House Dem pledges Trump impeachment vote by Christmas

Rep. Al GreenAlexander (Al) N. GreenTrump administration ending support for 7 Texas testing sites as coronavirus cases spike The Hill's Coronavirus Report: Miami mayor worries about suicide and domestic violence rise; Trump-governor debate intensifies Overnight Energy: Iconic national parks close over coronavirus concerns | New EPA order limits telework post-pandemic | Lawmakers urge help for oil and gas workers MORE (D-Texas) announced on Wednesday that he will force a vote on the House floor to impeach President TrumpDonald John Trump Trump responds to calls to tear down monuments with creation of 'National Garden' of statues Trump: Children are taught in school to 'hate their own country' Trump accuses those tearing down statues of wanting to 'overthrow the American Revolution' MORE before Christmas.

“I now announce that before Christmas, there will be a vote on the chief inciter of racism, bigotry, hatred, xenophobia, sexism, ethnocentrism. There will be a vote in the U.S. House of Representatives on the impeachment of the president,” Green said in a House floor speech. 

Green had previously unveiled articles of impeachment last month. But he held off from forcing a vote at the time, citing a desire for the public to have a chance to consider them.

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The Texas Democrat did not offer a specific date for when he would force a vote, saying only that it would be before the December holiday.

Forcing a vote on impeachment could be more awkward for Democrats than for Republicans.

Virtually all Republicans would presumably vote to reject Green’s effort to impeach Trump. But it would split Democrats, a handful of whom are agitating for Trump’s impeachment. 

However, most of the House Democratic caucus, including its leadership, think voting to impeach Trump at this point would be premature and ultimately backfire. They want to wait for the outcome of the special counsel Robert MuellerRobert (Bob) MuellerCNN's Toobin warns McCabe is in 'perilous condition' with emboldened Trump CNN anchor rips Trump over Stone while evoking Clinton-Lynch tarmac meeting The Hill's 12:30 Report: New Hampshire fallout MORE’s investigation of whether the Trump campaign colluded with the Russian government in 2016 before detonating the political bomb of impeachment.

Twelve Democrats represent districts carried by Trump in 2016, which would put them in a particularly risky position as they seek to avoid angering the president’s supporters.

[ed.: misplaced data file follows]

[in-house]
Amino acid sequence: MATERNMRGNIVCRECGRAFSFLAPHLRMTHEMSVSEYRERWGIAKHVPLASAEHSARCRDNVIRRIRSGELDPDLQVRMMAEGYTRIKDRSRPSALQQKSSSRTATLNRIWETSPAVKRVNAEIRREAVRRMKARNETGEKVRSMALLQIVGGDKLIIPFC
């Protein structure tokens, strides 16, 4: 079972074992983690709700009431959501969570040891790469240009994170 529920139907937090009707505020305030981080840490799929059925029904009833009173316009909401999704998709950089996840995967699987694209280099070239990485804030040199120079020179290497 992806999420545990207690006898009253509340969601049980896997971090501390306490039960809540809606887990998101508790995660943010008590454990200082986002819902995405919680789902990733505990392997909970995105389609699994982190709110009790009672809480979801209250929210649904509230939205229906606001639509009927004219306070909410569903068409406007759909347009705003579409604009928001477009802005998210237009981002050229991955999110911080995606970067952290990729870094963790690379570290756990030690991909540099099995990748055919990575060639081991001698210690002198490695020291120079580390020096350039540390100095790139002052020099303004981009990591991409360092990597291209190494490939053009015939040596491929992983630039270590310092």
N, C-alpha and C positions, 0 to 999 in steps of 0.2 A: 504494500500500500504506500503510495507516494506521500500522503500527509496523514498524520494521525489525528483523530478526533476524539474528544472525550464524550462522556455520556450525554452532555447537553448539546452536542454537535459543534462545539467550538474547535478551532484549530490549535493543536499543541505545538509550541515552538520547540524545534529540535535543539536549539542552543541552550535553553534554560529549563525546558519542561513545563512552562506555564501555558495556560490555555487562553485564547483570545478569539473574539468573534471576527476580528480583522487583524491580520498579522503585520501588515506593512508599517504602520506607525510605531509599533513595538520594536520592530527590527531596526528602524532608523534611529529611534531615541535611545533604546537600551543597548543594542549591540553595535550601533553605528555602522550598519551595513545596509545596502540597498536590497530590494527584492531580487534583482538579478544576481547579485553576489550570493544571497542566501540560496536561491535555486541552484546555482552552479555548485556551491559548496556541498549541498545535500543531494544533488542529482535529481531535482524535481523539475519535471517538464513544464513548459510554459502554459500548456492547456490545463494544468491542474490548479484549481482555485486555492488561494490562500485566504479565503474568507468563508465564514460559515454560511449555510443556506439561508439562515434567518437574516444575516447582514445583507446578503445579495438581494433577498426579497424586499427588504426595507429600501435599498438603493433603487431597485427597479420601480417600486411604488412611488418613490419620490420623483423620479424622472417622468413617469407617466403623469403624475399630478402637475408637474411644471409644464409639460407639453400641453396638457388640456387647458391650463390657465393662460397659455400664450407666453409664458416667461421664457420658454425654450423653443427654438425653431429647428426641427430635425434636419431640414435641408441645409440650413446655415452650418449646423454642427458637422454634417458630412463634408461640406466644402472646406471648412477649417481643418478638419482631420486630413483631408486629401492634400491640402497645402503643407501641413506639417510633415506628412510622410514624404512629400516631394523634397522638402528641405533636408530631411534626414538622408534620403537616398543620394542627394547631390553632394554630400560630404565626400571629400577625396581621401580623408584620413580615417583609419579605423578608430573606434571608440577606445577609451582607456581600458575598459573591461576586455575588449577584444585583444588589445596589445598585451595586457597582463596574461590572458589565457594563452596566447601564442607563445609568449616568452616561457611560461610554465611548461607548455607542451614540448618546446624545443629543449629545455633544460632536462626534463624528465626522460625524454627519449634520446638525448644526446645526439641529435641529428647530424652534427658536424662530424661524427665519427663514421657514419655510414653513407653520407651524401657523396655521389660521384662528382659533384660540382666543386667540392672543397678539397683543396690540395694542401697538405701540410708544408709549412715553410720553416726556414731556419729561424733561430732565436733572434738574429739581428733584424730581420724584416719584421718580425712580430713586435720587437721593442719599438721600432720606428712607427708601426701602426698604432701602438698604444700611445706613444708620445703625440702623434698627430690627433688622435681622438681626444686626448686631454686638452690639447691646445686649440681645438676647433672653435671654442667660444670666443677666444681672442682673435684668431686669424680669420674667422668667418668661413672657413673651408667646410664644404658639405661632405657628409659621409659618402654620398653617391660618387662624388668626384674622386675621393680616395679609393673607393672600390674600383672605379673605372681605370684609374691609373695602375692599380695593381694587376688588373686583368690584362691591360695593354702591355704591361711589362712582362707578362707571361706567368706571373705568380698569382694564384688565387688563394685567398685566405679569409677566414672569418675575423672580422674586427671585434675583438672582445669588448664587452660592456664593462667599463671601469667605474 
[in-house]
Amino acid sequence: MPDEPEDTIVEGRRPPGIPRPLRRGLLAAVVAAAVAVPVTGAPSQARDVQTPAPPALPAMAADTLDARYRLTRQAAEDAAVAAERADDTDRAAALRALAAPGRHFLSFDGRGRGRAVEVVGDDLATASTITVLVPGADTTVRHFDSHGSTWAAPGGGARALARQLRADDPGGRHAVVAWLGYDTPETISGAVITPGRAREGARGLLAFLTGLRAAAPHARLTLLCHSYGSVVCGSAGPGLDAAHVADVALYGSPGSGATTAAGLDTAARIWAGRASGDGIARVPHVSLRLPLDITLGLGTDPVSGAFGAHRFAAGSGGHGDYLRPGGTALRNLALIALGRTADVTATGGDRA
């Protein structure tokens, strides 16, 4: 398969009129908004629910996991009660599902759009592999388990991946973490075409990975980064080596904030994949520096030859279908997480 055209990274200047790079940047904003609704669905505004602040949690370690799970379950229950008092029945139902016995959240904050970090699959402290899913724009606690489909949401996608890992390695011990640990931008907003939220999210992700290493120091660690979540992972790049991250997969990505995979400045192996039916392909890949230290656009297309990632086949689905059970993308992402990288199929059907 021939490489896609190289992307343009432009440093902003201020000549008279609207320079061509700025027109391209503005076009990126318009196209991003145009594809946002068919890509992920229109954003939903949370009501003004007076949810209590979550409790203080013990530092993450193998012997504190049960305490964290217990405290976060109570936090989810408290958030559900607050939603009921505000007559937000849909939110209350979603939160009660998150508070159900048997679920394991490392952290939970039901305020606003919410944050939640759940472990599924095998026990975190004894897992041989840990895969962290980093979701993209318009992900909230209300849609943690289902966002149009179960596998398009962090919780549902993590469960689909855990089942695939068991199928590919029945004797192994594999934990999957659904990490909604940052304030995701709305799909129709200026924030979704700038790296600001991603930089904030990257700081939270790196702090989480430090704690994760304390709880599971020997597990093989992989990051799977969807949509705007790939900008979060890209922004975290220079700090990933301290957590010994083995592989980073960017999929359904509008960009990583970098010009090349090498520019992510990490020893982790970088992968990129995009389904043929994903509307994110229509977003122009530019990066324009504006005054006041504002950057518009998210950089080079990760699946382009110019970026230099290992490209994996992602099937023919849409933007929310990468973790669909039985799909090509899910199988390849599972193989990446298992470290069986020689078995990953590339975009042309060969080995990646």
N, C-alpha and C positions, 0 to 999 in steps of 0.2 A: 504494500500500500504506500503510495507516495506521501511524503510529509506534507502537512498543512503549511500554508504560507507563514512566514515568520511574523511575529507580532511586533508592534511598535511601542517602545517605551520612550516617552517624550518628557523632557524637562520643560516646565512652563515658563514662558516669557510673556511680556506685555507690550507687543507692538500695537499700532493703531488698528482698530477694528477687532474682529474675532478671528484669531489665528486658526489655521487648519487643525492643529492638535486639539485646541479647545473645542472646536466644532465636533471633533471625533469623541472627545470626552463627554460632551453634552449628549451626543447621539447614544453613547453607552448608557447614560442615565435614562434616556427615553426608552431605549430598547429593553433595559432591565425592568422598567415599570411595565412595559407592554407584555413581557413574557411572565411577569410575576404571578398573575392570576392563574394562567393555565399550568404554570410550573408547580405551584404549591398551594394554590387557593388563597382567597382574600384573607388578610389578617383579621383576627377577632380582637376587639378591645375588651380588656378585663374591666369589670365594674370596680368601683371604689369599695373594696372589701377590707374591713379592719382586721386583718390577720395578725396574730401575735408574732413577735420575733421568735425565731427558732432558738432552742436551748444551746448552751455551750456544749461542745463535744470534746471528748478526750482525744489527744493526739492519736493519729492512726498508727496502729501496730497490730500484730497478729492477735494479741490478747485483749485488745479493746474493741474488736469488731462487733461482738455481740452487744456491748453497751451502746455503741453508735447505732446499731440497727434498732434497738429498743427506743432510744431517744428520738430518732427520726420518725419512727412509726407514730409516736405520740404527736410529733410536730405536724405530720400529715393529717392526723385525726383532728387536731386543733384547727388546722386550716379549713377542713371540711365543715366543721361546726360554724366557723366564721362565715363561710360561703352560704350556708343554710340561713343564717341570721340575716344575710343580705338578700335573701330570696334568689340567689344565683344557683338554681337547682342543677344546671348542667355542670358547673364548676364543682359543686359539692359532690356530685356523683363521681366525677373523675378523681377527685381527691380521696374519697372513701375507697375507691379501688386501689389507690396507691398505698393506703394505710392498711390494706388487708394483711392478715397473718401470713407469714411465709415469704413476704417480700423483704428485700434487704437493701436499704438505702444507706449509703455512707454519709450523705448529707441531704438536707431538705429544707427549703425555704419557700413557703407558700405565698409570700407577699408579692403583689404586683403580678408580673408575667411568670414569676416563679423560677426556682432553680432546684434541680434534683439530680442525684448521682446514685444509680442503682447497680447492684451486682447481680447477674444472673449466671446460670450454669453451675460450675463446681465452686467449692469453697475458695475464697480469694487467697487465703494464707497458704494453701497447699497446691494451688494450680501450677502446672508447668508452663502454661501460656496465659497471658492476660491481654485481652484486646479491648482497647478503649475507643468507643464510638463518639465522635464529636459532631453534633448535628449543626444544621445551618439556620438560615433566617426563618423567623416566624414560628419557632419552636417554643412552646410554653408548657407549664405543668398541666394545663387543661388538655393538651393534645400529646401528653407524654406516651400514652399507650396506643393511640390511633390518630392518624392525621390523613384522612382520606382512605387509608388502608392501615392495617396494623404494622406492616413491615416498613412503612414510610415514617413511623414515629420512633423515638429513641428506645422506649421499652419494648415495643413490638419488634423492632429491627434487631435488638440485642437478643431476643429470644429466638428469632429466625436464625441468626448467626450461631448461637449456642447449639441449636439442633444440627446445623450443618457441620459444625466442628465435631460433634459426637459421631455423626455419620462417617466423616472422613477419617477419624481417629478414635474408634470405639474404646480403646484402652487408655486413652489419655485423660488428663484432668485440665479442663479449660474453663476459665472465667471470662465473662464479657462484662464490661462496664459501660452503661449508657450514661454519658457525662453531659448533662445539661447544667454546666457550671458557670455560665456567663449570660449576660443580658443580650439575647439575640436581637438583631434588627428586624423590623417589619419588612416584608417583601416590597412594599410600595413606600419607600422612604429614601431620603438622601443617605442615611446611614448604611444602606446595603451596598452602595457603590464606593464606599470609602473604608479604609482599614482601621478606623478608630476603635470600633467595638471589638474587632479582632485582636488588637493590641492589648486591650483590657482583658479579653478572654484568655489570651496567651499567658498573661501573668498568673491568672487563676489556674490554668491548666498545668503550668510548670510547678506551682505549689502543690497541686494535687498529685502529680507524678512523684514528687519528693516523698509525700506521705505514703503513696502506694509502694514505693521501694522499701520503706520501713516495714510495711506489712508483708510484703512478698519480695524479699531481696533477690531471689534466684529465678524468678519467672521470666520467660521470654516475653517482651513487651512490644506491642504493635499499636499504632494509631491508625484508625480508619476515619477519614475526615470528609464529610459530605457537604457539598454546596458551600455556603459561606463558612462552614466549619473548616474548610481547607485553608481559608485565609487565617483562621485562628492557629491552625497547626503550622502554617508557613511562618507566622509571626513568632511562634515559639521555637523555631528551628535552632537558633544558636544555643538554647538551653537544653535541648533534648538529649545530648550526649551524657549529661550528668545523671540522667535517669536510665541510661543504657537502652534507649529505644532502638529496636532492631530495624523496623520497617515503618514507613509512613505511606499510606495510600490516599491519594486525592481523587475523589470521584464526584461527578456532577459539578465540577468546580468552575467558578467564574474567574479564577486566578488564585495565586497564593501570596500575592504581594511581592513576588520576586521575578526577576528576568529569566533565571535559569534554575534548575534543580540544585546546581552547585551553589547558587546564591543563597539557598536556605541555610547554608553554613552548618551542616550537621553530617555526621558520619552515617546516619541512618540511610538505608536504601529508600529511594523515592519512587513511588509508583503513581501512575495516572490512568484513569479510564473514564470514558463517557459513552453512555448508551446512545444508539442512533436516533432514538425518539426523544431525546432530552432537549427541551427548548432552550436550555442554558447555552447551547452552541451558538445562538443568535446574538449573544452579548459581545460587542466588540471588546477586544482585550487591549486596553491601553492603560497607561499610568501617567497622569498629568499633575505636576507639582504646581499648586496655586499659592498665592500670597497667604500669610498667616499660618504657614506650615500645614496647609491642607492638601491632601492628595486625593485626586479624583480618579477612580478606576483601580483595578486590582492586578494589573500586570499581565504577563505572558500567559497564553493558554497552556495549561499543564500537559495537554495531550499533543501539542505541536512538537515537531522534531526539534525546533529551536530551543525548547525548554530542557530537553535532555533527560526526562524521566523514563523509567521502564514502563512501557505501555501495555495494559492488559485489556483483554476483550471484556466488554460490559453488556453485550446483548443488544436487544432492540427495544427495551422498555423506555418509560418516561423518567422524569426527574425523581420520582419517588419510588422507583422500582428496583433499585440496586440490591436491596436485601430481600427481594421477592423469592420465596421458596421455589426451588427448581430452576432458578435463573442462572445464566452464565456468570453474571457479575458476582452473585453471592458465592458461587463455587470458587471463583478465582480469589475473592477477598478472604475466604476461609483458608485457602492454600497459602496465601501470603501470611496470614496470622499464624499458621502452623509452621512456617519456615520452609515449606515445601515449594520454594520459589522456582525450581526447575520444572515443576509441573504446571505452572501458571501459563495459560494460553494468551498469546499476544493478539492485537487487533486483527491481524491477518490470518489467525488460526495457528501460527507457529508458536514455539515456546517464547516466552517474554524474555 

“And while I have been told that there are political consequences for what I will do, I accept the consequences,” Green said.

Under House rules, under member can force a vote on what is known as a “privileged” resolution within two days after giving notice of their intentions.

Republicans would likely move to table the resolution, resulting in a procedural vote that would serve as the first referendum in Congress on impeaching Trump.

“Whatever others will do is their choice. My conscience dictates that I will vote to impeach. Let others do what they may. History will judge us all,” Green said.

His articles of impeachment do not accuse Trump of committing a crime. Instead, Green’s impeachment articles state that Trump has “undermined the integrity of his office” and “brought disrepute on the presidency” with his equivocating response to the violence stemming from a white supremacist march in Charlottesville, Va.; attacks on NFL players kneeling during the national anthem to protest police brutality; and since-dismissed allegations by Trump that former President Obama ordered a wiretap of Trump Tower.

By contrast, an article of impeachment filed by Rep. Brad ShermanBradley (Brad) James ShermanHouse passes bill to sanction Chinese banks over Hong Kong security law The Hill's Morning Report - Presented by Facebook - As virus concerns grow, can it get worse for Trump? Black Caucus rallies behind Meeks for Foreign Affairs gavel MORE (D-Calif.) alleges that Trump obstructed justice by firing James ComeyJames Brien ComeyBolton book sells 780,000 copies in first week, set to surpass 1M copies printed The Seila Law case: Liberty and political firing A new age of lies? MORE as director of the FBI amid the agency's investigation of Russia's role in the 2016 election.

Green’s announcement on an issue that divides Democrats came a day after the party won resounding victories in elections for governor in Virginia and New Jersey. In Virginia, Democrats are close to unexpectedly taking control of the GOP-controlled House of Delegates.

“I pray that this country will continue to reject what the inciter-in-chief, Donald J. Trump, has been causing this country to have to endure,” Green said.

—Updated at 11:22 a.m.